April is Parkinson’s Awareness Month, and Parkinson Society Saskatchewan (PSS) is presenting two major events to inspire people from around the province to learn more about the kinds of supports and resources available to those living with or caring for someone with this progressive neurodegenerative disease.
PSS’s mandate encompasses four pillars of service: research, advocacy, education, and support. The non-profit organization is a proud member of Parkinson Society Canada and has been assisting individuals and families around the province since 1972. To find out more about Parkinson’s disease and services available in your area, please call 1-888-685-0059 or visit www.parkinsonsaskatchewan.ca.
Parkinson’s directly affects more than 4,000 people in Saskatchewan and over 100,000 men and women across Canada. No cure for Parkinson’s disease is currently available. Disease progression is person-specific and all individuals diagnosed with Parkinson’s work with a diverse health care team to design personalized treatment and rehabilitative programs. Symptoms characteristic of Parkinson’s include shaking or tremors, stiffness, slowed movement, impaired balance, soft speech, stooped posture, sleep disturbances, and depression and other cognitive changes.
PSS will host the 2nd annual Parkinson Connections conference on Saturday, April 26th at Saskatoon’s Sheraton Cavalier hotel. Parkinson Connections is an interactive, one-day conference designed to educate over 150 attendees about the various facets and implications of life with Parkinson’s disease. A series of break-out sessions, formal presentations, and networking opportunities all cater to the event’s overarching theme: “a better life, a brighter future.” This year’s keynote address will be provided by Dr. Soania Mathur, who was diagnosed with Parkinson’s at the age of 27 while pregnant with her first child.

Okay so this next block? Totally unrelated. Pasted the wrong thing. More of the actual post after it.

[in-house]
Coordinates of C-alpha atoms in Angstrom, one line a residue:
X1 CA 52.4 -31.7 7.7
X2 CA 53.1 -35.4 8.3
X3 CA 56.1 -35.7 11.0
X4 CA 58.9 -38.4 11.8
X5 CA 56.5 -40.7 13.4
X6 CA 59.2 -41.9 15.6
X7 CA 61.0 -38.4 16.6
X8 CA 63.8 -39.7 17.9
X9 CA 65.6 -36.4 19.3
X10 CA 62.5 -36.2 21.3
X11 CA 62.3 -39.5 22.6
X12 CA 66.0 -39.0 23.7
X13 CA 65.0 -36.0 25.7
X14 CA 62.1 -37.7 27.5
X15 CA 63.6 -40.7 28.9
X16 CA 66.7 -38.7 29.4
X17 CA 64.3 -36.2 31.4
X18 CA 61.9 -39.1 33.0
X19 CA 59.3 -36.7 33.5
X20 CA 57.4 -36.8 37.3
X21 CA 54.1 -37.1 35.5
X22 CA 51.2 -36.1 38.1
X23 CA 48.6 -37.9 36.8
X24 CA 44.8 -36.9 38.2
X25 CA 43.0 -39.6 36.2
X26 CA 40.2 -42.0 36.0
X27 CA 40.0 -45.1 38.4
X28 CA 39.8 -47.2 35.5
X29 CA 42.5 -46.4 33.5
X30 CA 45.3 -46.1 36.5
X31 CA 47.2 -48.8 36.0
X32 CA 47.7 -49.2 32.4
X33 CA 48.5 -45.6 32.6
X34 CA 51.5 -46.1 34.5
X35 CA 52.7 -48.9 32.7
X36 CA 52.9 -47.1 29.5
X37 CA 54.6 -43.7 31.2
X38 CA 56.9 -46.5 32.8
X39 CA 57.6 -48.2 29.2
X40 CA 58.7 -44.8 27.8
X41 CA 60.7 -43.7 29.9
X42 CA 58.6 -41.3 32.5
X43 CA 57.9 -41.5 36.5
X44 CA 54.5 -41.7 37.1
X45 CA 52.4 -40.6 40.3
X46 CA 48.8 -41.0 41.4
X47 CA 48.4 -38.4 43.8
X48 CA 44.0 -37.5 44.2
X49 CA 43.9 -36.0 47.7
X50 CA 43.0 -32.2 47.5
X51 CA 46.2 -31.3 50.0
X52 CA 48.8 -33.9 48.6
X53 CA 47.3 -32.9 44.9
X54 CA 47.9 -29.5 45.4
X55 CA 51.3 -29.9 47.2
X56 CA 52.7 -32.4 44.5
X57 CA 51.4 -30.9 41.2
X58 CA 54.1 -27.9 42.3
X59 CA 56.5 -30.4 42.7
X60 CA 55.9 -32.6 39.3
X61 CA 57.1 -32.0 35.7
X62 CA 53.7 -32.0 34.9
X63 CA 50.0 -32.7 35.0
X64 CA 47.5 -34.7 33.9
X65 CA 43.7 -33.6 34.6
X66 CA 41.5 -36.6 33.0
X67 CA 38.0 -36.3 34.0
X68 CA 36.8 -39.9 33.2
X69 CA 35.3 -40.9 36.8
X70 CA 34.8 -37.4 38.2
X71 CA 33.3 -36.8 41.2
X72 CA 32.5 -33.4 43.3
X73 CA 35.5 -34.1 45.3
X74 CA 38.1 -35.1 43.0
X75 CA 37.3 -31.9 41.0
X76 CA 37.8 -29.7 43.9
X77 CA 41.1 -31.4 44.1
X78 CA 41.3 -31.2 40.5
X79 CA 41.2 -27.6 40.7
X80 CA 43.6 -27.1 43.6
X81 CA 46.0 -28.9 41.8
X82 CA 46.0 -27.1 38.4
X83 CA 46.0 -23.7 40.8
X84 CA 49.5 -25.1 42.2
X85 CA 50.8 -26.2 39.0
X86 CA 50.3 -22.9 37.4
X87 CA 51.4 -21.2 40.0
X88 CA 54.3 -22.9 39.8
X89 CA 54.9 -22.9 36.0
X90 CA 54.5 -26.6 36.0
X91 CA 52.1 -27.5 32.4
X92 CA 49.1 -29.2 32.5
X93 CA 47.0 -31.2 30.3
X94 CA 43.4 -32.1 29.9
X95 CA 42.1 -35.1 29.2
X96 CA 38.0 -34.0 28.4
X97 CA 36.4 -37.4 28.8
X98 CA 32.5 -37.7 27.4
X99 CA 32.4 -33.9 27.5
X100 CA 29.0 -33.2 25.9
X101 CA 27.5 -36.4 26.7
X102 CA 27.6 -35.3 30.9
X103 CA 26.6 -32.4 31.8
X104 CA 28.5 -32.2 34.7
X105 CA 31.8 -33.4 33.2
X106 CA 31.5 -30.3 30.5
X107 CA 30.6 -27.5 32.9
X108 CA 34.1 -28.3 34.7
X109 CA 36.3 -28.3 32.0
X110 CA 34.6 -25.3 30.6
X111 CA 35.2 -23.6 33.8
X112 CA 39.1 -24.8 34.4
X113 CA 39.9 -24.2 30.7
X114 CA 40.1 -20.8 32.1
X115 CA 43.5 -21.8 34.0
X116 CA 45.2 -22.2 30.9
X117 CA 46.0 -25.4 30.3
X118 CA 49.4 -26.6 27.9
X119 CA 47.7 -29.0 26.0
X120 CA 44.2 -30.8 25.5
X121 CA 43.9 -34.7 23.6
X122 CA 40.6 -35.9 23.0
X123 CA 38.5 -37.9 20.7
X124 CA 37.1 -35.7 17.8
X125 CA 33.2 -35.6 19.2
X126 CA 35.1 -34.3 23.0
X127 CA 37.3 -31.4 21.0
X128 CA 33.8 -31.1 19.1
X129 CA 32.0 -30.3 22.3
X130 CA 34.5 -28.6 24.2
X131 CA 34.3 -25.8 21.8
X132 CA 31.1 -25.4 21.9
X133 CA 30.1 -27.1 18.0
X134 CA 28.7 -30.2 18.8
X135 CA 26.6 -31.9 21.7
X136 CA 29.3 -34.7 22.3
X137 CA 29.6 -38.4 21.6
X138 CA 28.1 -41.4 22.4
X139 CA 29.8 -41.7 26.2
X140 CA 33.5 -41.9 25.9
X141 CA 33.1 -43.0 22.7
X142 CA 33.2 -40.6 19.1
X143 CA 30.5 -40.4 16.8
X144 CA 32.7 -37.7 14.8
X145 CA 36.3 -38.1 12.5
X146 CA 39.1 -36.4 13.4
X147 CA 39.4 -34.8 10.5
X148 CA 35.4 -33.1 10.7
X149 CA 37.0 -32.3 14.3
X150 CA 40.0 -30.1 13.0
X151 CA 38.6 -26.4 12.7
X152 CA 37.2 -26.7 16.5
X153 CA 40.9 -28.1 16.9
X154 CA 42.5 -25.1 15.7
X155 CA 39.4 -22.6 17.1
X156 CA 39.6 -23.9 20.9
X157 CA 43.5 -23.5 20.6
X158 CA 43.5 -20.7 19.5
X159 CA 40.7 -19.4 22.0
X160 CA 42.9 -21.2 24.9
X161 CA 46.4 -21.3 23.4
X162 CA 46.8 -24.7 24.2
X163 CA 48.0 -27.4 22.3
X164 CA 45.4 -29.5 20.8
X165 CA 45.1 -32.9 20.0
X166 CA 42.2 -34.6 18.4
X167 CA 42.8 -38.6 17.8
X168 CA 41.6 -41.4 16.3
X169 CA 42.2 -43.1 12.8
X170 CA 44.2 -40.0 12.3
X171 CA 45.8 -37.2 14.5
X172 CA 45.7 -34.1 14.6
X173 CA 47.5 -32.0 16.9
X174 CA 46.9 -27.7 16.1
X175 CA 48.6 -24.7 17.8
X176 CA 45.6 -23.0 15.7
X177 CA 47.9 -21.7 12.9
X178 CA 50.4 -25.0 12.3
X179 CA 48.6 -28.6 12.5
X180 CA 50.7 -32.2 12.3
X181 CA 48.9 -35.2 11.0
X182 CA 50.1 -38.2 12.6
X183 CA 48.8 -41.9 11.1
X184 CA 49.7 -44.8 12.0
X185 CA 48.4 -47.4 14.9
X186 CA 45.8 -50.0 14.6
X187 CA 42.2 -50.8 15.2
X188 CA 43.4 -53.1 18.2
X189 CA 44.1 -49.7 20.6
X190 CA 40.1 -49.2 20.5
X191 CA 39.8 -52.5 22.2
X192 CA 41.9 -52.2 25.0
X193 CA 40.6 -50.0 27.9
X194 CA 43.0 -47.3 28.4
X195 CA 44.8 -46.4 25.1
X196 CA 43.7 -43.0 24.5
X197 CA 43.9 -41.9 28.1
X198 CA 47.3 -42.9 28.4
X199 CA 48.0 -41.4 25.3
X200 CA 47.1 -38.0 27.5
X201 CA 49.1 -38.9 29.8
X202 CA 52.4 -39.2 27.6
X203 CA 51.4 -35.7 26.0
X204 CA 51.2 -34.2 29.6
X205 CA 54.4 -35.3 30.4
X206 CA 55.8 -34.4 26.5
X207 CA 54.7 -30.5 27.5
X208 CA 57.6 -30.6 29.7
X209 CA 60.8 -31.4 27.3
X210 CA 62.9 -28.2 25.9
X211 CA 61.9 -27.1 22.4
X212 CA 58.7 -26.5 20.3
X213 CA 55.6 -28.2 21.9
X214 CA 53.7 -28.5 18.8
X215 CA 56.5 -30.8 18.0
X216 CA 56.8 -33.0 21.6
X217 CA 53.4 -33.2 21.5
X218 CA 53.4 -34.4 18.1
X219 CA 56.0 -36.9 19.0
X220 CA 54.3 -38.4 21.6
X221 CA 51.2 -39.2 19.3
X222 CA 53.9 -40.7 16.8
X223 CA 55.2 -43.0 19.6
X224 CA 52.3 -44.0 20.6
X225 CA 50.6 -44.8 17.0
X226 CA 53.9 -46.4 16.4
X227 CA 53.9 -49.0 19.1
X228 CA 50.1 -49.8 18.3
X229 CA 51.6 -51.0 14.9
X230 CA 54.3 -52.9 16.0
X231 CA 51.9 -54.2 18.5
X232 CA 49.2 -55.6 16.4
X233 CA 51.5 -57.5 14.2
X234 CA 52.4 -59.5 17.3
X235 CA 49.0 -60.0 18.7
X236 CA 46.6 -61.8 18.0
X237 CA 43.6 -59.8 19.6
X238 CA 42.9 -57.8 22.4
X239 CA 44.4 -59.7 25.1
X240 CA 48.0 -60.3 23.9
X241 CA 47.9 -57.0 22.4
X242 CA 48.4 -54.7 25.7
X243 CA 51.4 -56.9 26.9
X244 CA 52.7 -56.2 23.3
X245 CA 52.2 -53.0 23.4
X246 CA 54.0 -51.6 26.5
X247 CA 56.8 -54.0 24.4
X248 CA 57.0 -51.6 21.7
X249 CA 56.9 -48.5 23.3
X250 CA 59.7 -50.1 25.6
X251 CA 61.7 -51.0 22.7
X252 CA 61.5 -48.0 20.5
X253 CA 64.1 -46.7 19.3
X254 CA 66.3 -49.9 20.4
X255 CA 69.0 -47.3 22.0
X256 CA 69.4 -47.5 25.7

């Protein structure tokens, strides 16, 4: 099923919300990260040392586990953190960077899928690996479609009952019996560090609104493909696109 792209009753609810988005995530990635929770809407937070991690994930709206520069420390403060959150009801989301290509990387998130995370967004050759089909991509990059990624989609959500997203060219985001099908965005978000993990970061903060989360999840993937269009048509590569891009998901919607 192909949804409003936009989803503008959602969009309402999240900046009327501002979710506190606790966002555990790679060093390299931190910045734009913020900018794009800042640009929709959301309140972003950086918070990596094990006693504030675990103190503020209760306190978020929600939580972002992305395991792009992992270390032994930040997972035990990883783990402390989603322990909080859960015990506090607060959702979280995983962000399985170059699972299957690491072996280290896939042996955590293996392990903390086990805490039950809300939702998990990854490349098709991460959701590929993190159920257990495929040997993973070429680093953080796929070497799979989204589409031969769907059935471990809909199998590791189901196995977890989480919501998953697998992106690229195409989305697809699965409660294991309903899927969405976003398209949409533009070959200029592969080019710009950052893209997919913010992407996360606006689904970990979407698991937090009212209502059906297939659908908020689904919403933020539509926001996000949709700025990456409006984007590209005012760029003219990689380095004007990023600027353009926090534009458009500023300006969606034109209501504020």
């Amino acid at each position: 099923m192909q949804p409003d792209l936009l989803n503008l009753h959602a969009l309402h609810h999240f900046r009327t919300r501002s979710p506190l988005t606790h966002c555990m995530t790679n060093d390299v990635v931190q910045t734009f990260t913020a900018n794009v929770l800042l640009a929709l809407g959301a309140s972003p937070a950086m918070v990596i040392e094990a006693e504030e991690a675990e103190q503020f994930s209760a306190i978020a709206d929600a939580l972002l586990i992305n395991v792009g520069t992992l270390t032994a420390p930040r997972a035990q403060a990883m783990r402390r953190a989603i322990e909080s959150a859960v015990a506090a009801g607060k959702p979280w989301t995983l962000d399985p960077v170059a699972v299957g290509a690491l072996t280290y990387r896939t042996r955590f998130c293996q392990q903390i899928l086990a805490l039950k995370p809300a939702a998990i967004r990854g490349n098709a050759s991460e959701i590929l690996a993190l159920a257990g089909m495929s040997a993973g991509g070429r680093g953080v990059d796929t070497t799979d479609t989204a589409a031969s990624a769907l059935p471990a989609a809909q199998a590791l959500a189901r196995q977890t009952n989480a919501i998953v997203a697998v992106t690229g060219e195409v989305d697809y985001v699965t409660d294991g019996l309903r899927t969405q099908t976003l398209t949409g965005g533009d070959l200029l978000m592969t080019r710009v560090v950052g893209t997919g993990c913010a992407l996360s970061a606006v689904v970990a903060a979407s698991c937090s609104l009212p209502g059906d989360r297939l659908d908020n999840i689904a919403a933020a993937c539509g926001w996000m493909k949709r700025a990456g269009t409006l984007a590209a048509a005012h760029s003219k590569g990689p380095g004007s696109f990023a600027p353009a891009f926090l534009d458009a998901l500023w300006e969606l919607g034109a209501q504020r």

“The conference brings people together,” says Travis Low, Executive Director of Parkinson Society Saskatchewan. “People living with the disease, their care partners, and the general public gather to learn from field experts, share their own experiences, and unite in the fight against Parkinson’s.”
Sponsorship opportunities and conference tickets ($40.00 each) are still available. Those interested in attending or sponsoring can contact the PSS office directly or visit their website (www.parkinsonsaskatchewan.ca) for more information.
In the spirit of Parkinson’s awareness, PSS will launch its first ever “Don’t Park Parkinson’s” event in Regina. Volunteers from the Regina Parkinson’s Chapter will be stationed at the Cornwall Centre from 9:30am – 3:30am on Wednesday, April 16th and Thursday, April 17th and at the Victoria Square Mall on Saturday, April 19th. They will be selling bundles of fresh tulips, the official symbol of Parkinson’s disease. A portion of the proceeds will go directly to the Regina Chapter of PSS. Information about Parkinson’s disease and the upcoming Parkinson Connections conference will also be available on site.
“We are proud to kick-start this campaign here at home,” says Low. “It’s a unique way to make our presence physically known and to extend our support and resources to the people and communities we serve.”